Virsto Ramps Up Its Microsoft Virtualization Support

By Chris Preimesberger  |  Posted 2010-09-24 Print this article Print

Data storage virtualization startup Virsto says it has increased I/O performance for Microsoft Hyper-V R2 environments and joined the Microsoft System Center Alliance to allow better product support.

Back in February, startup Virsto introduced both itself and a new brand of storage virtualization software, a product the company promised would allow better control of random data flow threads inside virtualized systems.

After all, storage administrators were finding out all too often that hypervisors were not only providing virtualization advantages, but also causing irritating storage I/O bottlenecks. Plus, the virtual machines being created, increasing the density of the VM farm, presented even more control problems.

Virsto was back in the news Sept. 16, explaining that is has increased I/O performance for Microsoft Hyper-V R2 environments and joined the Microsoft System Center Alliance to enable better product support.

The basic problem Virsto solves is this: Data gets scrambled as in a blender when it travels from servers through pipelines to a hypervisor and then into storage containers. Reassembling increasing amounts of data wears heavily on a conventional system because it takes extra time-at ultimately higher cost-for unoptimized systems to straighten all the bits out and get them put back together so they can be used.

"Because of the way our software works, we can deliver significantly better I/O performance on a much smaller disk hardware footprint, with much simpler administration and management," Virsto CEO Mark Davis, a former Sun Microsystems software engineer, told eWEEK. "So the net result for customers is that they spend a lot less money on storage in their virtual machine environment."

Storage always the biggest IT expense

The biggest expense in any virtual machine deployment is, of course, storage. Industry research has consistently shown that storage typically consumes 40 to 50 percent of an IT budget.

"Usually, you spend about three times more on storage than you do on a virtualization platform itself," Davis said. "Thus, IT managers want to be able to use as much of their capacity as possible in order to get the best ROI for the company. This is the value Virsto brings."

The company was not shy about claiming that "Virsto One v1.2 can reduce VM storage consumption by 90 percent, triple I/O throughput and provision virtual hard-disk (VHD) clones in less than a second."

Virsto's statement continued, "The performance delivered by Virsto One's unique architecture is ideal for test and development environments, server consolidation, cloud application hosting and centralized desktop virtualization.

"New support for Hyper-V includes tight integration with Microsoft System Center Data Protection Manager 2010," faster provisioning support for System Center Virtual Machine Manager 2008 and "full implementation of Microsoft VSS, ensuring that users deploying storage compatible with Hyper-V and the Hyper-V VSS Writer can perform a full server backup that helps protect all of the data required to fully restore the server."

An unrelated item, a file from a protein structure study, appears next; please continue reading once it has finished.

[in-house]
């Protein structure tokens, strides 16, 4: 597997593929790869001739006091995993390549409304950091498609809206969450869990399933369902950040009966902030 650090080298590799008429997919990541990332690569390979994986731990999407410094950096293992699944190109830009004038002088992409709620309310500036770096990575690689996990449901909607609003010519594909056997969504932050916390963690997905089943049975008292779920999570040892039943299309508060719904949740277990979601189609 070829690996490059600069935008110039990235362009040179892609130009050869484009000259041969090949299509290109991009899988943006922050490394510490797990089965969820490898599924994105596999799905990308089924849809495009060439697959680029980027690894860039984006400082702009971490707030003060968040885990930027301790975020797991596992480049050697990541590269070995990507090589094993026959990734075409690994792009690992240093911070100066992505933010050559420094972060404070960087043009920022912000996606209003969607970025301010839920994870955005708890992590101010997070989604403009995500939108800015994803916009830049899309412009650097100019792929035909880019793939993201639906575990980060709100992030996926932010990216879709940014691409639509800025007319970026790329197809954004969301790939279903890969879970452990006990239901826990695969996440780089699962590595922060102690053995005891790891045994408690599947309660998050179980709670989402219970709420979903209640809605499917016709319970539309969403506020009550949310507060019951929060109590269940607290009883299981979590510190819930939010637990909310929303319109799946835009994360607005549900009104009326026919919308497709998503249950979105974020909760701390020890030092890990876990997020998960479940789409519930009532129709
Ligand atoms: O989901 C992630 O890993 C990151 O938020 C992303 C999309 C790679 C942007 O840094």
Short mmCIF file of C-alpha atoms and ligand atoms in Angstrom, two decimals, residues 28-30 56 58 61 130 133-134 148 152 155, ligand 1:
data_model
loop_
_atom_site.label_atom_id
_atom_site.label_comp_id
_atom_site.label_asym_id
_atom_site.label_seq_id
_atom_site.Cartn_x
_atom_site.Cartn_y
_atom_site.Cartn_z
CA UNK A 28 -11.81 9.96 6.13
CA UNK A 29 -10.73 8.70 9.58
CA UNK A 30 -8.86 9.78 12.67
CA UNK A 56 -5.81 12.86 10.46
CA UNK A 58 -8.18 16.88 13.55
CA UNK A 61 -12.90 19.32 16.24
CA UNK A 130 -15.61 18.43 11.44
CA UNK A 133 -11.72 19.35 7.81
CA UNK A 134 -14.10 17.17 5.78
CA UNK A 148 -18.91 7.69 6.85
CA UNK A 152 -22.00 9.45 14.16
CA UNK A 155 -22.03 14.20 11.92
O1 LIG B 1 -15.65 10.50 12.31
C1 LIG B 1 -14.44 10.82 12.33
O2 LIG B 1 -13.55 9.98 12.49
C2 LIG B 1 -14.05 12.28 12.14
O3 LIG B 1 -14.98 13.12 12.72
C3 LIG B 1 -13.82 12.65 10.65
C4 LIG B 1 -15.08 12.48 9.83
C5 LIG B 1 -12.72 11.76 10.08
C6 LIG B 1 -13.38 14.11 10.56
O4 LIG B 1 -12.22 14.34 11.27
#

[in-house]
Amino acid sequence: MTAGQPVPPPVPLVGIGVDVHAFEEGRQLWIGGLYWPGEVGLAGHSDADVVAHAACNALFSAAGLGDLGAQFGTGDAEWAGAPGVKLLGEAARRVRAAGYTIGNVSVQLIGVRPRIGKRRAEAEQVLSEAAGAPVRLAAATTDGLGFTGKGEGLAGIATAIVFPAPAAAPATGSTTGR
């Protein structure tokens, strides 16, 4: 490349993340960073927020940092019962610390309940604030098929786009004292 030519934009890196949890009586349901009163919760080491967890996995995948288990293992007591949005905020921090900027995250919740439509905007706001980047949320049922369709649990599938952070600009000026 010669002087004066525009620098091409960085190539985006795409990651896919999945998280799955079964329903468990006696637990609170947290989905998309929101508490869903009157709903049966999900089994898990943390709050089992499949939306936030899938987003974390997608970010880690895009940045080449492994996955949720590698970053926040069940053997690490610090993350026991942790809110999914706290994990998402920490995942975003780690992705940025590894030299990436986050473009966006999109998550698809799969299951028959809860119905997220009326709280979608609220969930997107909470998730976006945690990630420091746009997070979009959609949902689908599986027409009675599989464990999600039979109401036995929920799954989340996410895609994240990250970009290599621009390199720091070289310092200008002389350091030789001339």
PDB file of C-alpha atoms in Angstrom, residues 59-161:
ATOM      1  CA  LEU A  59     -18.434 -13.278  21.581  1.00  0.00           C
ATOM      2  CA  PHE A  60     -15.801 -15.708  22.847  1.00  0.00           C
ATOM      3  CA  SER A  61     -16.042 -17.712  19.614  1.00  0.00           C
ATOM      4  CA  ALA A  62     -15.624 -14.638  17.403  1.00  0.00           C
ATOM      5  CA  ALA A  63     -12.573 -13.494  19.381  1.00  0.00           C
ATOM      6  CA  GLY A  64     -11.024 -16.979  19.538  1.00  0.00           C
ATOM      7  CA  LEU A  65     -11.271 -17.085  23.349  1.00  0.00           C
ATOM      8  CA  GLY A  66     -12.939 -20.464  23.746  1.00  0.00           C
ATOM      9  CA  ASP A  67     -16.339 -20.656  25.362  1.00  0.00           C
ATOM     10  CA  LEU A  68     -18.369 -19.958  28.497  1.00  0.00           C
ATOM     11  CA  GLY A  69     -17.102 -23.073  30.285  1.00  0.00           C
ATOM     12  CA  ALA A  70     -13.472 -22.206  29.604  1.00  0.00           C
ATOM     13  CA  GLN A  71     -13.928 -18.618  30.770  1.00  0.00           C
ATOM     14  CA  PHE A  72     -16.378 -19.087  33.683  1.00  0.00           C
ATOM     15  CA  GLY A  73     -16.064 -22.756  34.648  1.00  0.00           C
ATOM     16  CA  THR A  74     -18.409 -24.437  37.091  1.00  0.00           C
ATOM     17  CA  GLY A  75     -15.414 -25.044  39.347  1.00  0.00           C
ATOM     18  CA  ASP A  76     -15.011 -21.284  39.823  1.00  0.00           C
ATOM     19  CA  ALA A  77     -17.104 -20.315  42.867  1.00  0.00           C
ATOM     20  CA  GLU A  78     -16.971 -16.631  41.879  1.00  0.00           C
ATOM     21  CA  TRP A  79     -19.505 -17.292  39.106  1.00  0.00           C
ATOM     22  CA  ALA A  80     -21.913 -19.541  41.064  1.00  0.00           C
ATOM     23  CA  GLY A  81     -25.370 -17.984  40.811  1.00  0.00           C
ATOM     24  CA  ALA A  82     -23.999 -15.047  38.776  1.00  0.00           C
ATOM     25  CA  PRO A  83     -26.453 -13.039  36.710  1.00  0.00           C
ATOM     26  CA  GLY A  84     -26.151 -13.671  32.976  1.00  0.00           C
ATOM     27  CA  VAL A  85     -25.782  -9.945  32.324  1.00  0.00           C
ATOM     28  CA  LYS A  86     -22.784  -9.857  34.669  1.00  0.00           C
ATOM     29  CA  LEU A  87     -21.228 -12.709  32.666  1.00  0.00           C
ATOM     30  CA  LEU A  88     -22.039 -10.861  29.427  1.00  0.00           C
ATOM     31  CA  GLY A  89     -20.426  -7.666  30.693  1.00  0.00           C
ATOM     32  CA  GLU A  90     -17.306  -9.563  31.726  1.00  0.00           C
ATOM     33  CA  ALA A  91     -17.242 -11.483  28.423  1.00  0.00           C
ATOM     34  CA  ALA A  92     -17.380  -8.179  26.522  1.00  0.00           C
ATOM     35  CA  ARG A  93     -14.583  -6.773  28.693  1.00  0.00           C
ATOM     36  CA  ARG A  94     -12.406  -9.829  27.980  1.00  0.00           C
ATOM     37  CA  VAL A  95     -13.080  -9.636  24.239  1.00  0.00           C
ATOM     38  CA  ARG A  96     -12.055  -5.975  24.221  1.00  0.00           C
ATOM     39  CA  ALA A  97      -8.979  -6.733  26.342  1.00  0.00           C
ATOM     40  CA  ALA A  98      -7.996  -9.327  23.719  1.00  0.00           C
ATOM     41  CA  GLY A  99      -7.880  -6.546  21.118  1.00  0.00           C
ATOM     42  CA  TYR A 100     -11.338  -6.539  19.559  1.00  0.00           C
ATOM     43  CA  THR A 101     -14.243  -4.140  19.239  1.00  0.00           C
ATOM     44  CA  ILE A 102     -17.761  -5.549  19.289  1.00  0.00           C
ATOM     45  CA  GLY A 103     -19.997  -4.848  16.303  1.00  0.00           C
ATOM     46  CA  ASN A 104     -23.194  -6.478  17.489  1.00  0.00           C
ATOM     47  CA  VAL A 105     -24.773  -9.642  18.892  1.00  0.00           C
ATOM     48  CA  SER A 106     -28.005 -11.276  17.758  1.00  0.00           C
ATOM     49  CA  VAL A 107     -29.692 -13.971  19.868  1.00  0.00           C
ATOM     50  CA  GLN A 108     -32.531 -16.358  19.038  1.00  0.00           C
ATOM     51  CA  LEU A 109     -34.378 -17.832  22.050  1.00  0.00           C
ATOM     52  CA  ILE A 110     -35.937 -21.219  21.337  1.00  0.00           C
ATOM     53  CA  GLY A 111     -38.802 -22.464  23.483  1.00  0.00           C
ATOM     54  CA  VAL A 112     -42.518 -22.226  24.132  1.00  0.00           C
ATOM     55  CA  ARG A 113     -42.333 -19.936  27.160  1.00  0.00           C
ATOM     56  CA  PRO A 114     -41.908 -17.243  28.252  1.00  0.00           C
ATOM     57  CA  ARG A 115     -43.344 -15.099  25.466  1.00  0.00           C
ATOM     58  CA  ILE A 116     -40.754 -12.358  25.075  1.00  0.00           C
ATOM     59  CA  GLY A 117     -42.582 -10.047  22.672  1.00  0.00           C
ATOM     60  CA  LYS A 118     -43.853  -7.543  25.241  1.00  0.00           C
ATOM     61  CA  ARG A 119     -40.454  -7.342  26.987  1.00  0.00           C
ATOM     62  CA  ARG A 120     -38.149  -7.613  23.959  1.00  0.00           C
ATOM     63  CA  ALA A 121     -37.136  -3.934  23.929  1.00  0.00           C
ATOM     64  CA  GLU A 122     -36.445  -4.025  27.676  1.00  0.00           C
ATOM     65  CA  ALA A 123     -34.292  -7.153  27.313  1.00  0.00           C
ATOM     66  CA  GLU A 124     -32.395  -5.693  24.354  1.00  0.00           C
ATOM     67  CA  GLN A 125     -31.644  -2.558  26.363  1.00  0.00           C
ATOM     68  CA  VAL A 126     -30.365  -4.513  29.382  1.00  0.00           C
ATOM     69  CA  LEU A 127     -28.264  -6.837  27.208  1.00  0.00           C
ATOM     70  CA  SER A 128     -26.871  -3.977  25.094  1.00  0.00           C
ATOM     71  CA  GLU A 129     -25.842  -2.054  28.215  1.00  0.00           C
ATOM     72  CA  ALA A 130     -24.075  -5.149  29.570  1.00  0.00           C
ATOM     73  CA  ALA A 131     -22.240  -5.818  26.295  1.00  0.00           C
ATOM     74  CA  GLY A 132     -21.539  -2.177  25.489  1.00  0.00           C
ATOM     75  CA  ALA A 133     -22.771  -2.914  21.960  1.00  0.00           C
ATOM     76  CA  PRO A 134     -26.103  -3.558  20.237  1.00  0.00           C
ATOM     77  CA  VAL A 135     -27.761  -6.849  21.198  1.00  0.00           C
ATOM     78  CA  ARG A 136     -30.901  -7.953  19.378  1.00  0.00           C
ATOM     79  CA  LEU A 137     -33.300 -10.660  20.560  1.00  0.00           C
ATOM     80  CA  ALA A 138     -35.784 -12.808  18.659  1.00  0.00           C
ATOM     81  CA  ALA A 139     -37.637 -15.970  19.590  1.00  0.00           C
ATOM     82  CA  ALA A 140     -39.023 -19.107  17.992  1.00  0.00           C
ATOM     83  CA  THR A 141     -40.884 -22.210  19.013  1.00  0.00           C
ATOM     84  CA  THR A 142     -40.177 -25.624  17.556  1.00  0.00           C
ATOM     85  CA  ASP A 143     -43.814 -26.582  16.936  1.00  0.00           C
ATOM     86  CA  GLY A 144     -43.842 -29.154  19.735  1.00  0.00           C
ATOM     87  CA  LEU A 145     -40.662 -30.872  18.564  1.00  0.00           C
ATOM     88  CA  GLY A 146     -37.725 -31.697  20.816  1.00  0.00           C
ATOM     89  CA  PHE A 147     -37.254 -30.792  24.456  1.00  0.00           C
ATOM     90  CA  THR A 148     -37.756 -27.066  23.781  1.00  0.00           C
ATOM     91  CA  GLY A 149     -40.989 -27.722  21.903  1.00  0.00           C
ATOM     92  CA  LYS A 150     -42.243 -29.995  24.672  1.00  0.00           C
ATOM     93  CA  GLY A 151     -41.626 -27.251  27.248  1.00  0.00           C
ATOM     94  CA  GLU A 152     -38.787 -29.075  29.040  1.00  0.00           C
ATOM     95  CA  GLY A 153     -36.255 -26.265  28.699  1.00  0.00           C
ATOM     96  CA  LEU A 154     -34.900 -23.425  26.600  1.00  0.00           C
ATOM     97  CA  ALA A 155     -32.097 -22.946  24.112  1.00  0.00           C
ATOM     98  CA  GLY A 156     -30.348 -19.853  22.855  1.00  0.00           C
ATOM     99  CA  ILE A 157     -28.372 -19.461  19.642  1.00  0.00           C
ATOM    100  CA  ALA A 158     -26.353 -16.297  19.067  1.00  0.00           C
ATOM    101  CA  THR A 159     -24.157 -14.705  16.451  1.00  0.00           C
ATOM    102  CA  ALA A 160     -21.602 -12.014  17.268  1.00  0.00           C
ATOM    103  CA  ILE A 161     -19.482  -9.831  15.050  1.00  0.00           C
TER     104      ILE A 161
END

"Our software actually will work with any hypervisor you use-including VMware, XenSource, KVM-but we productized it first with Microsoft because we saw a good market opportunity there," Davis said.

Hyper-V comes bundled free of charge in Windows Server 2008, so many companies-whether they are primarily Windows shops or not-have taken advantage of using the free virtualization layer. VMware and Citrix Systems cannot make the same claim.

Chris Preimesberger Chris Preimesberger was named Editor-in-Chief of Features & Analysis at eWEEK in November 2011. Previously he served eWEEK as Senior Writer, covering a range of IT sectors that include data center systems, cloud computing, storage, virtualization, green IT, e-discovery and IT governance. His blog, Storage Station, is considered a go-to information source. Chris won a national Folio Award for magazine writing in November 2011 for a cover story on and CEO-founder Marc Benioff, and he has served as a judge for the SIIA Codie Awards since 2005. In previous IT journalism, Chris was a founding editor of both IT Manager's Journal and and was managing editor of Software Development magazine. His diverse resume also includes: sportswriter for the Los Angeles Daily News, covering NCAA and NBA basketball, television critic for the Palo Alto Times Tribune, and Sports Information Director at Stanford University. He has served as a correspondent for The Associated Press, covering Stanford and NCAA tournament basketball, since 1983. He has covered a number of major events, including the 1984 Democratic National Convention, a Presidential press conference at the White House in 1993, the Emmy Awards (three times), two Rose Bowls, the Fiesta Bowl, several NCAA men's and women's basketball tournaments, a Formula One Grand Prix auto race, a heavyweight boxing championship bout (Ali vs. Spinks, 1978), and the 1985 Super Bowl. A 1975 graduate of Pepperdine University in Malibu, Calif., Chris has won more than a dozen regional and national awards for his work. He and his wife, Rebecca, have four children and reside in Redwood City, Calif.Follow on Twitter: editingwhiz

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